(Photo Source: CBC News)
Shannon Myles and I took on two separate Ocean of Data Challenges, hosted by DeepSense and other ocean-focused organizations. In these challenges, we were given a topic and asked to apply our technical skills to come up with an innovated solution for addressing an outstanding issue.
Future of the Bedford Ferry
In the first challenge, we were asked to develop a solution that addressed the future of the Bedford Ferry (a proposed high-speed ferry connecting Bedford to Downtown Halifax). Of the three challenge topics, we decided to focus on the Above the Water topic (other topics were Around the Water and Under the Water).
Our solution, which we dubbed Sea-nic Route, proposed that in order to address climate issues, we (along with Liam McNeil) take the opportunity to address a “captive audience” of commuters, and present them with relevant data associated with their trip(s) on the ferry & associate climate effects.
We included metrics such as current passengers, total passengers for the year, number of cars off the road and emissions saved among others. We proposed that each of these data points could either be fetched directly from the ferry, or computed based on other datasets available from the Halifax Regional Municipality.
We also presented the idea of allowing ferry commuters to interact with data about the water directly underneath the ferry. Shannon & Liam are both marine biology researchers, and suggested integrating data regarding the E-DNA found within the water as part of our project.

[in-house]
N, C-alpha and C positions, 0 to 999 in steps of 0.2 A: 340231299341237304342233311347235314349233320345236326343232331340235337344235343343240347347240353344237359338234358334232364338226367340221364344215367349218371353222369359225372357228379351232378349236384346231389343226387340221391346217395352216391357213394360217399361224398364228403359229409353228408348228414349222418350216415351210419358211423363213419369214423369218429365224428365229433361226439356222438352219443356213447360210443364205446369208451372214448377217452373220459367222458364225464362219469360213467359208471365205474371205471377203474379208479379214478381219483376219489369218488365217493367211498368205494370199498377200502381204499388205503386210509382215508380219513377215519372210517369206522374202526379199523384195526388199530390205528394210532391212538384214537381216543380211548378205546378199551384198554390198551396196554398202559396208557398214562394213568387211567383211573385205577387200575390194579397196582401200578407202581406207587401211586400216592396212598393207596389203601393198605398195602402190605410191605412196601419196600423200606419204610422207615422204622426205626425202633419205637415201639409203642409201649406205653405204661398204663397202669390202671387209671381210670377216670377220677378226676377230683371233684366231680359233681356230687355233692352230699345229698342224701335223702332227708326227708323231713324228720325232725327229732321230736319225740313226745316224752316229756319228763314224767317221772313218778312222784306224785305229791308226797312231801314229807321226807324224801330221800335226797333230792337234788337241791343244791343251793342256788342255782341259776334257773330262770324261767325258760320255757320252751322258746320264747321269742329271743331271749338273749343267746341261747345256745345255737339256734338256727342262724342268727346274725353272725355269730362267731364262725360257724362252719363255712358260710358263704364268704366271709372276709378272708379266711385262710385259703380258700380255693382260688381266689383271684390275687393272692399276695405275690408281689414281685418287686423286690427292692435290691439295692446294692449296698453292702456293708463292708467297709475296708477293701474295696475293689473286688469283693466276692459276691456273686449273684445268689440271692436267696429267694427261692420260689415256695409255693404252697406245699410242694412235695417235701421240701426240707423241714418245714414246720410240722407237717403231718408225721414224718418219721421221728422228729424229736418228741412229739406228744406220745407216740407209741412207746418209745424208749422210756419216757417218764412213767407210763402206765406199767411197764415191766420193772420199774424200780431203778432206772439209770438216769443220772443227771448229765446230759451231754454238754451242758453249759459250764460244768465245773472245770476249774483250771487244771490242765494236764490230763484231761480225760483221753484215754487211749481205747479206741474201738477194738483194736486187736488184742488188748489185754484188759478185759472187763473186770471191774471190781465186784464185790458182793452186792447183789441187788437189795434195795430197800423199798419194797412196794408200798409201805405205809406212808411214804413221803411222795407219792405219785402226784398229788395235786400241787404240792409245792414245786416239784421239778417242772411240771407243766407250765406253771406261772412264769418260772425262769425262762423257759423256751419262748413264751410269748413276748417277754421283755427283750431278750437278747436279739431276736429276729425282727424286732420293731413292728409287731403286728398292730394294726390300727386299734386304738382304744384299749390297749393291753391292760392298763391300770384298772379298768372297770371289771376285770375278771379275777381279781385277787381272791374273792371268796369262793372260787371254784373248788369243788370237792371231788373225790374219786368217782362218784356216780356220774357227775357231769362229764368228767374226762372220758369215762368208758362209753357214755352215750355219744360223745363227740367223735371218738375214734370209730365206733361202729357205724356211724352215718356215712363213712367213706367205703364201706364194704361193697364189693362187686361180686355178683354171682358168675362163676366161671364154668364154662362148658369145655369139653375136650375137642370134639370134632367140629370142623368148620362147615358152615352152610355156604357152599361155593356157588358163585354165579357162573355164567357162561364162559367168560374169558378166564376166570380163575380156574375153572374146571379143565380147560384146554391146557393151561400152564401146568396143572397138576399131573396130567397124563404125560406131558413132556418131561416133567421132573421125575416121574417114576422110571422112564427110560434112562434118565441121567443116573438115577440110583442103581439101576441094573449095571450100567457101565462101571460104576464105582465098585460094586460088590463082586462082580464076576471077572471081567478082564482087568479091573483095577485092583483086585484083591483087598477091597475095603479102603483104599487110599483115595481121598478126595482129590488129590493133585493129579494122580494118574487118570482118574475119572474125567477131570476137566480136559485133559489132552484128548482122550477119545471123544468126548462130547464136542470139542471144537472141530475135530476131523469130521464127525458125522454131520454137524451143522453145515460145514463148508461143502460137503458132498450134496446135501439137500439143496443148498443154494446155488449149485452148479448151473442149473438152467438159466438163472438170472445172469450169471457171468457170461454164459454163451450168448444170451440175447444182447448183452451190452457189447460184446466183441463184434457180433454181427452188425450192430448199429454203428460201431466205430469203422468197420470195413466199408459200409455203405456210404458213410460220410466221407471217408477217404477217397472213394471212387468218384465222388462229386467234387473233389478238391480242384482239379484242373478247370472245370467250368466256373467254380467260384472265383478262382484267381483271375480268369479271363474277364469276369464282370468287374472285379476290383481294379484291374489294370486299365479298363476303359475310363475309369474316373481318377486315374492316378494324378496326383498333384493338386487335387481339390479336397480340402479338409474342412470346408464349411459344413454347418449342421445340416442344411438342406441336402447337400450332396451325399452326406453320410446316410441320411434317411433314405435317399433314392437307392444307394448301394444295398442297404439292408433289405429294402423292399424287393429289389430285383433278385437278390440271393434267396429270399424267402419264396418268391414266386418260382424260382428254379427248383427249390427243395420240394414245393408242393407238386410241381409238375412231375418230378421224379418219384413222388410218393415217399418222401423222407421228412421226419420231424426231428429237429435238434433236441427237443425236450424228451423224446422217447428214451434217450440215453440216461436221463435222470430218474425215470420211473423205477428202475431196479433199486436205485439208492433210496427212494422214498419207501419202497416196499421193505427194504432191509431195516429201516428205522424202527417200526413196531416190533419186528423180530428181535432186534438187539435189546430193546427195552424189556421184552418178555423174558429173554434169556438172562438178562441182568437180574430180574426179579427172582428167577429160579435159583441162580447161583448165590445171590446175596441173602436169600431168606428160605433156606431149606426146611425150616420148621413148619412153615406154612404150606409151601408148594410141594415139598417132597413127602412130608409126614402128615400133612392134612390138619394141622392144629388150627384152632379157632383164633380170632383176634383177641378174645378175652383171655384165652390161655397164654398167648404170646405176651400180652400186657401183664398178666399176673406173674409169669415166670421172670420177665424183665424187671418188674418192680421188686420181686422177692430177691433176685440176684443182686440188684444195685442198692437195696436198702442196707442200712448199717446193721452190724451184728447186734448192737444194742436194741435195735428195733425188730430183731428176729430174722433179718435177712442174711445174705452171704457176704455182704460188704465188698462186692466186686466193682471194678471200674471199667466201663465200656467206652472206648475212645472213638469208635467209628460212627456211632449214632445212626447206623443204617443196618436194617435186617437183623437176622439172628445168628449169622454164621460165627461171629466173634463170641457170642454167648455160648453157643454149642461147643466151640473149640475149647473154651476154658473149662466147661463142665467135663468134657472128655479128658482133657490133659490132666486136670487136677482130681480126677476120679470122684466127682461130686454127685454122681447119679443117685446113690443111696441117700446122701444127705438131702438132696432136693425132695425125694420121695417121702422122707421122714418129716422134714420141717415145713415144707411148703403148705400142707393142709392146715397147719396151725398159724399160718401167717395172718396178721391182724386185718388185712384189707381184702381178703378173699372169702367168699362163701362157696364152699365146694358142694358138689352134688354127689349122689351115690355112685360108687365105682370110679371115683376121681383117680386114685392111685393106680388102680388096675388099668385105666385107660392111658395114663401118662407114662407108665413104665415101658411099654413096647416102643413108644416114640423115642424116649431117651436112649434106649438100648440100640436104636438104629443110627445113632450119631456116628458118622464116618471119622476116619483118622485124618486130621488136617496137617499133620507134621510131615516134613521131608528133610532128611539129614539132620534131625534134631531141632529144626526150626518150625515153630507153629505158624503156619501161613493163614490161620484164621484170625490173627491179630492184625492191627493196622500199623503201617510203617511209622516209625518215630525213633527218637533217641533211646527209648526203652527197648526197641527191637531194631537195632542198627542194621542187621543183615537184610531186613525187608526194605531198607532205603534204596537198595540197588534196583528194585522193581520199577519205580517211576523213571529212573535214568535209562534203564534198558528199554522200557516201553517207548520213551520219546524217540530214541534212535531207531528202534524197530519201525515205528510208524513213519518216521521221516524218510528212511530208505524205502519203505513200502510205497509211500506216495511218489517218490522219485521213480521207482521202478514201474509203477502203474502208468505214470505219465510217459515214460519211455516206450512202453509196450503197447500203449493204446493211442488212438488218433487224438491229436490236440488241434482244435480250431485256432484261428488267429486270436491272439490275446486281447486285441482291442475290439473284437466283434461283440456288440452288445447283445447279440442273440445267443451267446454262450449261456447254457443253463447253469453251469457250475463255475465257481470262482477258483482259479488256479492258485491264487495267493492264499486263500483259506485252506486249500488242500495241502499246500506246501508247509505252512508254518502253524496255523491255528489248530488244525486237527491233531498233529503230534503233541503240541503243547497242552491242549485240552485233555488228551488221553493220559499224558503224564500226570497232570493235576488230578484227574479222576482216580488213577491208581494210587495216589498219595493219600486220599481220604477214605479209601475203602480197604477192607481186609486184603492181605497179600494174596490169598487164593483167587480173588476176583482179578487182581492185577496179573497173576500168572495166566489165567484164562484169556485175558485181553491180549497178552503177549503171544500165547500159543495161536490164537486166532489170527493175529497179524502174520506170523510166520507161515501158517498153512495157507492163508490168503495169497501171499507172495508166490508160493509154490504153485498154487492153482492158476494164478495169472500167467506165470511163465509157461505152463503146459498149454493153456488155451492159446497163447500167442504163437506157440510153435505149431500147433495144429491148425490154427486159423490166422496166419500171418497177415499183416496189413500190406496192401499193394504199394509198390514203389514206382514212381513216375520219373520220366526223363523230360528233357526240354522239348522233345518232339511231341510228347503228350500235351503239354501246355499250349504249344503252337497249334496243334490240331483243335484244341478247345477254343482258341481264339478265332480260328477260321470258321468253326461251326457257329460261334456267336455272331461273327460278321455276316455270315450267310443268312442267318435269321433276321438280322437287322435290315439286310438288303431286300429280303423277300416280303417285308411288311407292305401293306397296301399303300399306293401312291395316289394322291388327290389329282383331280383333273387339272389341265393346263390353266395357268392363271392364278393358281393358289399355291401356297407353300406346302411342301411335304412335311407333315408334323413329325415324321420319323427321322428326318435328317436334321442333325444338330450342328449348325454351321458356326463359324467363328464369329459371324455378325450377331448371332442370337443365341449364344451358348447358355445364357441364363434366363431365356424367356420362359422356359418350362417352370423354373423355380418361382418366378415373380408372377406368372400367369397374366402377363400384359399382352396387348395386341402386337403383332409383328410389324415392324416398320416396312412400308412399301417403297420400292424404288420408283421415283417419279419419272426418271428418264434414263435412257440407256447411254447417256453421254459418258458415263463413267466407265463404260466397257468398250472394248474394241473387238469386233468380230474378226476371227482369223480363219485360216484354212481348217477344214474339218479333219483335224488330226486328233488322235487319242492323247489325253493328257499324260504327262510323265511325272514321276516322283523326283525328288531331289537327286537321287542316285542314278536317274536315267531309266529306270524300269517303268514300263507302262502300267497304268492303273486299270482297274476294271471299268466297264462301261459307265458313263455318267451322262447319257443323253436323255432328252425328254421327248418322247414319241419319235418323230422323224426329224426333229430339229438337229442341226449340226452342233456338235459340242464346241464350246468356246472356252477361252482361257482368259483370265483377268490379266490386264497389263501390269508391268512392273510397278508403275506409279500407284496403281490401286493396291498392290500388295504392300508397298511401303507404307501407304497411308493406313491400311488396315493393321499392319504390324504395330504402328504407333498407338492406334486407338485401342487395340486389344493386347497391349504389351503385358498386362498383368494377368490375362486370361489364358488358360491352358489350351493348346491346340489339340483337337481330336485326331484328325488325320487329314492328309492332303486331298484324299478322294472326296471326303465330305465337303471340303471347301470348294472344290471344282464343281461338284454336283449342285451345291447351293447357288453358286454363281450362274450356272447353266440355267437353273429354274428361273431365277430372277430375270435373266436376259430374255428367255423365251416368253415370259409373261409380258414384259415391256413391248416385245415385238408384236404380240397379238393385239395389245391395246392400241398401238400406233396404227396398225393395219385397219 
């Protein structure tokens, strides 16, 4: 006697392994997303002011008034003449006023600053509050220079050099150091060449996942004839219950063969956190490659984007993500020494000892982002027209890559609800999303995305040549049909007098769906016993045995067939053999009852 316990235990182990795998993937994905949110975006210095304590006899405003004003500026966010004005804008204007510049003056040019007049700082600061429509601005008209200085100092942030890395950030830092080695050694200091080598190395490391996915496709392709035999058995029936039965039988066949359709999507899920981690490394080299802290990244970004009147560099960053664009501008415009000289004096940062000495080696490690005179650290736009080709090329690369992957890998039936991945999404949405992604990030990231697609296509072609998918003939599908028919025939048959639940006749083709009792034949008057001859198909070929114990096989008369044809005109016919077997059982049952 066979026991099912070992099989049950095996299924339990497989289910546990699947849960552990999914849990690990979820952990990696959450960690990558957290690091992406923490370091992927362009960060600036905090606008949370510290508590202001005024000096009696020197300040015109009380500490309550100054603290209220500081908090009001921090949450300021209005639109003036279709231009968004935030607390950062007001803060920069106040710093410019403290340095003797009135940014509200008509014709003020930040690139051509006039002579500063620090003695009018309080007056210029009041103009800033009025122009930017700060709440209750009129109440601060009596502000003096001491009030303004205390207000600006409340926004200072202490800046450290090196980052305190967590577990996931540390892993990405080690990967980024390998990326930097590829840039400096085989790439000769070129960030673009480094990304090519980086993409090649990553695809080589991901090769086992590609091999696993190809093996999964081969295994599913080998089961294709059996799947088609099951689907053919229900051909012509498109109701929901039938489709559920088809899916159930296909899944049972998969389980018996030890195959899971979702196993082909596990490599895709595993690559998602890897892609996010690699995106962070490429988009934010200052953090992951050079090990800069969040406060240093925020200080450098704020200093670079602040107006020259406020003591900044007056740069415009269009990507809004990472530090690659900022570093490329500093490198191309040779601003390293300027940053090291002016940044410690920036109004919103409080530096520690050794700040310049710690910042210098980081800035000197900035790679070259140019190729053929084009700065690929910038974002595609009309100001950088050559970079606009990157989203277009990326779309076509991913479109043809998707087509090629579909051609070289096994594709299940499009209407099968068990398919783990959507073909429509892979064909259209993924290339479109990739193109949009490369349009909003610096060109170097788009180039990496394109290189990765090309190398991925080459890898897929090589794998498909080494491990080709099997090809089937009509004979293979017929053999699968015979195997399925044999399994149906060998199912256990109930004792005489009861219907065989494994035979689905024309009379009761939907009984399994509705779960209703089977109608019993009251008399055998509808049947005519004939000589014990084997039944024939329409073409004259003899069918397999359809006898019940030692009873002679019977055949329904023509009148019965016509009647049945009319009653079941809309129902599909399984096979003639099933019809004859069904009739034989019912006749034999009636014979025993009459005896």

After giving a 10 minute presentation + Q/A of our work, it was announced that we won the top-overall entry into the challenge!
In the News
The CBC wrote and published an article about our Bedford Ferry solution. You can read the full article here.
Empowering Coastal Communities
The second challenge that Shannon and I participated in was focused on helping empower coastal communities to better leverage the resources around them while maintaining the highest level of climate conservation.
Literature states that coastal communities know best about themselves, based on indigenous or ancestral knowledge as well as other ecological information best observed directly on the ground. Based on this, we proposed a mobile-based application that allowed community members to contribute to science directly in their communities. With this application, which we called Crowdsourced BioPulse, community members would be able to engage directly with their surroundings while learning about eDNA and contributing to open science.
Shannon and I were proud to once again be the top-overall entry in this ocean of data challenge & are appreciative of the organizing groups for holding such great events.